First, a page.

The objective of this study is to investigate and compare the performance and emission characteristics of the liquefied petroleum gas (LPG)-fuelled engine generator and the conventional gasoline-fuelled engine generator. The approach involves converting a gasoline engine generator, commonly used in Malaysian night markets to generate electricity, to the LPG engine generator. A four-stroke SI single-cylinder engine is equipped with an LPG injection system with minor modifications and then tested with both LPG and gasoline fuels. A venturi mixer (carburettor) was designed and in house constructed and then installed to deliver a proper A/F ratio to the combustion chamber. The commercial computational fluid dynamics software FLUENT was used for simulation of air flow inside the mixer. The converted engine was tested at constant speed for its brake-specific fuel consumption (BSFC), efficiency, exhaust temperature, and exhaust gas emissions. The results show that the performance and emission characteristics of the LPG-fuelled engine are well suited for use in night markets. Average BSFC and average efficiency for the LPG engine over a range of loads were quite similar to those for the gasoline engine: the average BSFC was 0.95 kg/kWh for the LPG engine and 1 kg/kWh for the gasoline engine. The use of LPG as fuel in a gasoline engine causes only a slight reduction in efficiency as a 17 per cent reduction in average efficiency was recorded over the entire load range; however, the LPG engine fared better at higher loads than the gasoline engine for which only as low as a 4 per cent reduction was recorded at high loads. Emission tests seem to verify the minimal pollution products; there are significant reductions in the emission concentration results when LPG is used. Average decreases of 32 per cent for nitrogen oxide, 10 per cent for carbon dioxide, and 40 per cent for carbon monoxide were recorded. Although higher values of hydrocarbon (HC) were recorded, a 50 per cent reduction in HC was found for loads higher than 700 W. The study verified the more favourable features of LPG compared to gasoline as it is one of the best alternative fuels to gasoline for spark-ignition engine generators to solve the air pollution problem in night markets.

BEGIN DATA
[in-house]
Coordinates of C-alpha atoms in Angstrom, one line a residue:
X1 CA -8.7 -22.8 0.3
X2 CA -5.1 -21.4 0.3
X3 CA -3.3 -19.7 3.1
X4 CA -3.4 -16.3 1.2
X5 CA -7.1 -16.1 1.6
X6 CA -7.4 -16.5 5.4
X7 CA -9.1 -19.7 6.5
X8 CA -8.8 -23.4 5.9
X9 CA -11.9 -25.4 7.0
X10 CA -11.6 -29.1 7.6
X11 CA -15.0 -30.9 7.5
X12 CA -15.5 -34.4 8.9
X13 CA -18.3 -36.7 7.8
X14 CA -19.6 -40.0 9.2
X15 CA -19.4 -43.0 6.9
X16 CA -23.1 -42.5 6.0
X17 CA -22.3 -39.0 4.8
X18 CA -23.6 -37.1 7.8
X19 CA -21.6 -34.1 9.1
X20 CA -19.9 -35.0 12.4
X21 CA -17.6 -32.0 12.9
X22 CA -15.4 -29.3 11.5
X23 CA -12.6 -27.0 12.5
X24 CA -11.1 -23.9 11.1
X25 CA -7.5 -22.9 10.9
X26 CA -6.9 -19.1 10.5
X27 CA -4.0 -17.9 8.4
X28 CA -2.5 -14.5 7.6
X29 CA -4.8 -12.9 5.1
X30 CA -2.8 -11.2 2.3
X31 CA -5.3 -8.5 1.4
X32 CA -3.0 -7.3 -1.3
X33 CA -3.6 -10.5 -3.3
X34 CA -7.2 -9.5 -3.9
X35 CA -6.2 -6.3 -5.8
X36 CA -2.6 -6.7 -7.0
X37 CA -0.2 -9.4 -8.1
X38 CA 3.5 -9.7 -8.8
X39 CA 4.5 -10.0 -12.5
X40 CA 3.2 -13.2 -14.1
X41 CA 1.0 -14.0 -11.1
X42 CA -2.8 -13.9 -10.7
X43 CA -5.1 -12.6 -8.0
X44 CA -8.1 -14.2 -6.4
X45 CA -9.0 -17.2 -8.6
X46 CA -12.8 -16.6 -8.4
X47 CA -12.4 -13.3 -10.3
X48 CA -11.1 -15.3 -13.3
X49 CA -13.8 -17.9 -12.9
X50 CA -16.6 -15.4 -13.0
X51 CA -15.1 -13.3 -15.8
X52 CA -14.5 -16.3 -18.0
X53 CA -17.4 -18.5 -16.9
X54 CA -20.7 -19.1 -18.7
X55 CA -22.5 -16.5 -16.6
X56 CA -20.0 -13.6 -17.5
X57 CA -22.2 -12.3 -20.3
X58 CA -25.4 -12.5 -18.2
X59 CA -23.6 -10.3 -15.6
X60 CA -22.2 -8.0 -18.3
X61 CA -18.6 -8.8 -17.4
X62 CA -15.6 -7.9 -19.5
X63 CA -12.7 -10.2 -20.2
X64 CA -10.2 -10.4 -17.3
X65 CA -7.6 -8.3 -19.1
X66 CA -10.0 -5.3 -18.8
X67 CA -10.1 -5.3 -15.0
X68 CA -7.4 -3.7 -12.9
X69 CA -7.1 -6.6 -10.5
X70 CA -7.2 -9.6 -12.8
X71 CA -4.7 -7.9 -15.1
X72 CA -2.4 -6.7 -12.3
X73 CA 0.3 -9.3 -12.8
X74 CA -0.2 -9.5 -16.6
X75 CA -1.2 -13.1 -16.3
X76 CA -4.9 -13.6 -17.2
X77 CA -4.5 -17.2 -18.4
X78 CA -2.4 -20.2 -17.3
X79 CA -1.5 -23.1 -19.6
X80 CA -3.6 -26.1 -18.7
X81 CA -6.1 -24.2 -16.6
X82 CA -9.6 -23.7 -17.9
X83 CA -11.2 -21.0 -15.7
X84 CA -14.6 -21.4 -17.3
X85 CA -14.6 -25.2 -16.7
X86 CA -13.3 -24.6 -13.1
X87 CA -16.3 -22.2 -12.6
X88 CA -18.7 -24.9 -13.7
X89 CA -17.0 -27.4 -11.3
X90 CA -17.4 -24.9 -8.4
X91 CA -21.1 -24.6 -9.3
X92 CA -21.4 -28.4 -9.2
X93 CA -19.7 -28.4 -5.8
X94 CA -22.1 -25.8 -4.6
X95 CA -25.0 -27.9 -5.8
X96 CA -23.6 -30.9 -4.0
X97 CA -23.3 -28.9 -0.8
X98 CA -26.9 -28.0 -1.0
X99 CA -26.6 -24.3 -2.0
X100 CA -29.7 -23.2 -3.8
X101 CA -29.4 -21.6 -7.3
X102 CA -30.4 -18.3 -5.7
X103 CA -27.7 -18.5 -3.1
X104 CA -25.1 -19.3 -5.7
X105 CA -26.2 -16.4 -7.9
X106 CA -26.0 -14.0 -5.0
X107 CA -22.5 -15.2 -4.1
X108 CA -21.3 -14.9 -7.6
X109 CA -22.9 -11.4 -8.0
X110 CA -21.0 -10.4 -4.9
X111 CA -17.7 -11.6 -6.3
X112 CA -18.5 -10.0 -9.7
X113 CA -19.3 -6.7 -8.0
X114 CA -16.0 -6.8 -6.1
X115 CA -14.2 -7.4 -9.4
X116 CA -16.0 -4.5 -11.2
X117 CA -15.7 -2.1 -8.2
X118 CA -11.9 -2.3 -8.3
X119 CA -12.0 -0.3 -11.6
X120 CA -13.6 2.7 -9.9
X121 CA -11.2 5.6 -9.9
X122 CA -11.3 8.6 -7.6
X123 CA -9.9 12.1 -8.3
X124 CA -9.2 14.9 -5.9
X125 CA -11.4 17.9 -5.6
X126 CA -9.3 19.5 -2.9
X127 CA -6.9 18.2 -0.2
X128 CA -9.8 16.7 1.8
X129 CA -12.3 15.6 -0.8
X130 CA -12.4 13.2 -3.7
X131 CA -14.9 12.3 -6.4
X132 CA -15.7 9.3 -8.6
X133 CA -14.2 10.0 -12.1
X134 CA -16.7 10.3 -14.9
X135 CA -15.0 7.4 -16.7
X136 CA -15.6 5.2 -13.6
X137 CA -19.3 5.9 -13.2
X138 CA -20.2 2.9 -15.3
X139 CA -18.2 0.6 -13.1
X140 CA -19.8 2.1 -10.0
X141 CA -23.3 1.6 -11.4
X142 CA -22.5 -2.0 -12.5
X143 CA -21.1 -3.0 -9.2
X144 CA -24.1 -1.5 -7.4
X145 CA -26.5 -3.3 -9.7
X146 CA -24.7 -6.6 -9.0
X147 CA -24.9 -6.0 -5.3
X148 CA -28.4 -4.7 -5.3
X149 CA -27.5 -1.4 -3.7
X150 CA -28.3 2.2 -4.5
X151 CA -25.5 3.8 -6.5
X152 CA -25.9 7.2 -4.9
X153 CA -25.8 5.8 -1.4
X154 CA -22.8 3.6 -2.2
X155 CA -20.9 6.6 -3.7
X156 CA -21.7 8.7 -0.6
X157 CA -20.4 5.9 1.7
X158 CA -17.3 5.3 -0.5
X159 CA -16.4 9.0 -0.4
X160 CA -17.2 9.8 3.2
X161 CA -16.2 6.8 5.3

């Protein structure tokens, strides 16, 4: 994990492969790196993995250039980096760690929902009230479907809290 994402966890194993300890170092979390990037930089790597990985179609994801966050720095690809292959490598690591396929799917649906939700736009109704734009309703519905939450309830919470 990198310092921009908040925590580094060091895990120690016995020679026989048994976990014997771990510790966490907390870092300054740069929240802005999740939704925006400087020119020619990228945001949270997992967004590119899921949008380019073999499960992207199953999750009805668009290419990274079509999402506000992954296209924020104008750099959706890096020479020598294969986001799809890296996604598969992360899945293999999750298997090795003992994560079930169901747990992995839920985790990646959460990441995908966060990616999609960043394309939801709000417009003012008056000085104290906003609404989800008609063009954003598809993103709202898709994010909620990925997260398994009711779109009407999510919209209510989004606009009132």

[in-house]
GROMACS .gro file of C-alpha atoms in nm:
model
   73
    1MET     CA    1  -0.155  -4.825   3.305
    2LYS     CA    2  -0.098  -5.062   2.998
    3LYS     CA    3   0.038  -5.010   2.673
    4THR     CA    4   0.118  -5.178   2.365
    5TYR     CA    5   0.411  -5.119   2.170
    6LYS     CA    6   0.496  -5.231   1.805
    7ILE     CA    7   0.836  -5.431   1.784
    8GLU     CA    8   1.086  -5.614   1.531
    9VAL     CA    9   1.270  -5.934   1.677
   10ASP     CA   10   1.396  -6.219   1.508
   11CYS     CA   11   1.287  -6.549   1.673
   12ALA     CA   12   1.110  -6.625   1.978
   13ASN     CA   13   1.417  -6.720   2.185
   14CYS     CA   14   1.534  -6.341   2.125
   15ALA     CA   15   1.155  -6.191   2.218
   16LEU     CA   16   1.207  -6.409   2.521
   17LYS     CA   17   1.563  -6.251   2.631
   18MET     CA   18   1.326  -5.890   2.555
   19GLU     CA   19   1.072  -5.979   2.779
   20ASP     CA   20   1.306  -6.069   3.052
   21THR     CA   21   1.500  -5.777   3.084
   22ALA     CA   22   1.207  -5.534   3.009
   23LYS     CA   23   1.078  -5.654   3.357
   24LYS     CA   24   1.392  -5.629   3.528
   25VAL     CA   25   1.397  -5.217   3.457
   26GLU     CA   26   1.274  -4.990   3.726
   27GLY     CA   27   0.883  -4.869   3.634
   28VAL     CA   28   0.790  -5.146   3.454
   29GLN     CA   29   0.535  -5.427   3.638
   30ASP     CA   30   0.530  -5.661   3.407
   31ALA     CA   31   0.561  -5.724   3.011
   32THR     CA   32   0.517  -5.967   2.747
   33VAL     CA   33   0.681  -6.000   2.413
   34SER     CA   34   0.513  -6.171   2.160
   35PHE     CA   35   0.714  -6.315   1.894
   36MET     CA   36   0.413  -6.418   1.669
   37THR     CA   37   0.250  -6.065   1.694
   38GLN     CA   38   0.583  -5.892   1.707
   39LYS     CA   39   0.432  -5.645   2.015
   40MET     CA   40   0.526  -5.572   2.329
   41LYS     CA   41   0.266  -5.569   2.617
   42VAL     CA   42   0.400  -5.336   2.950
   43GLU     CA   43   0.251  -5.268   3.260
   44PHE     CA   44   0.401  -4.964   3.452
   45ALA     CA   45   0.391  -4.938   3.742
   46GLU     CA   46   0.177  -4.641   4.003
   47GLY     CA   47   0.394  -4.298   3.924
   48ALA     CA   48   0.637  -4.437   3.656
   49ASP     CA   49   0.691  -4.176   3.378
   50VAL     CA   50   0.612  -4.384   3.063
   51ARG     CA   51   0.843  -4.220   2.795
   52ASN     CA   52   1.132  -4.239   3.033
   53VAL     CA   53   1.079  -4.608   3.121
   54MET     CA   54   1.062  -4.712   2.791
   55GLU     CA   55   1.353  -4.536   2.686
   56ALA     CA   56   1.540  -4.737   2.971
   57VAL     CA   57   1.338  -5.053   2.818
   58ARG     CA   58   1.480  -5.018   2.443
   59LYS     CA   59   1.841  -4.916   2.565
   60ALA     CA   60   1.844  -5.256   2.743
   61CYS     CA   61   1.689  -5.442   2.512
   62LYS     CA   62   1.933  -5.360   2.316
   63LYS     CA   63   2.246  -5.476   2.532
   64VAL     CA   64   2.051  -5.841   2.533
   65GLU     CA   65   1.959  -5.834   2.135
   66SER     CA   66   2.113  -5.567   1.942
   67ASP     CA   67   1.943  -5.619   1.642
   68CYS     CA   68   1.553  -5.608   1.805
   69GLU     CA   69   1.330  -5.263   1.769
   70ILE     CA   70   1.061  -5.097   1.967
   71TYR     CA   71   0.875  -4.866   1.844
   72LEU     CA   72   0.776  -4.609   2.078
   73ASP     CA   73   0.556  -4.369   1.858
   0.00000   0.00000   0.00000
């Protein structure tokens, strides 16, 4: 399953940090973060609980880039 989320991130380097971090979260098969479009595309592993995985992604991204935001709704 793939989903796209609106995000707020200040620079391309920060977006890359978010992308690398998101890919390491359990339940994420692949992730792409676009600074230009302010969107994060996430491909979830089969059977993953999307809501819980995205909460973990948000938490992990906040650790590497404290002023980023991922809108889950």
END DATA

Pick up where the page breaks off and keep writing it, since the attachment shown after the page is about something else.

|Number of pages||9|
|Journal||Proceedings of the Institution of Mechanical Engineers, Part A: Journal of Power and Energy|
|Publication status||Published - 01 Jan 2010|
All Science Journal Classification (ASJC) codes
- Energy Engineering and Power Technology
- Mechanical Engineering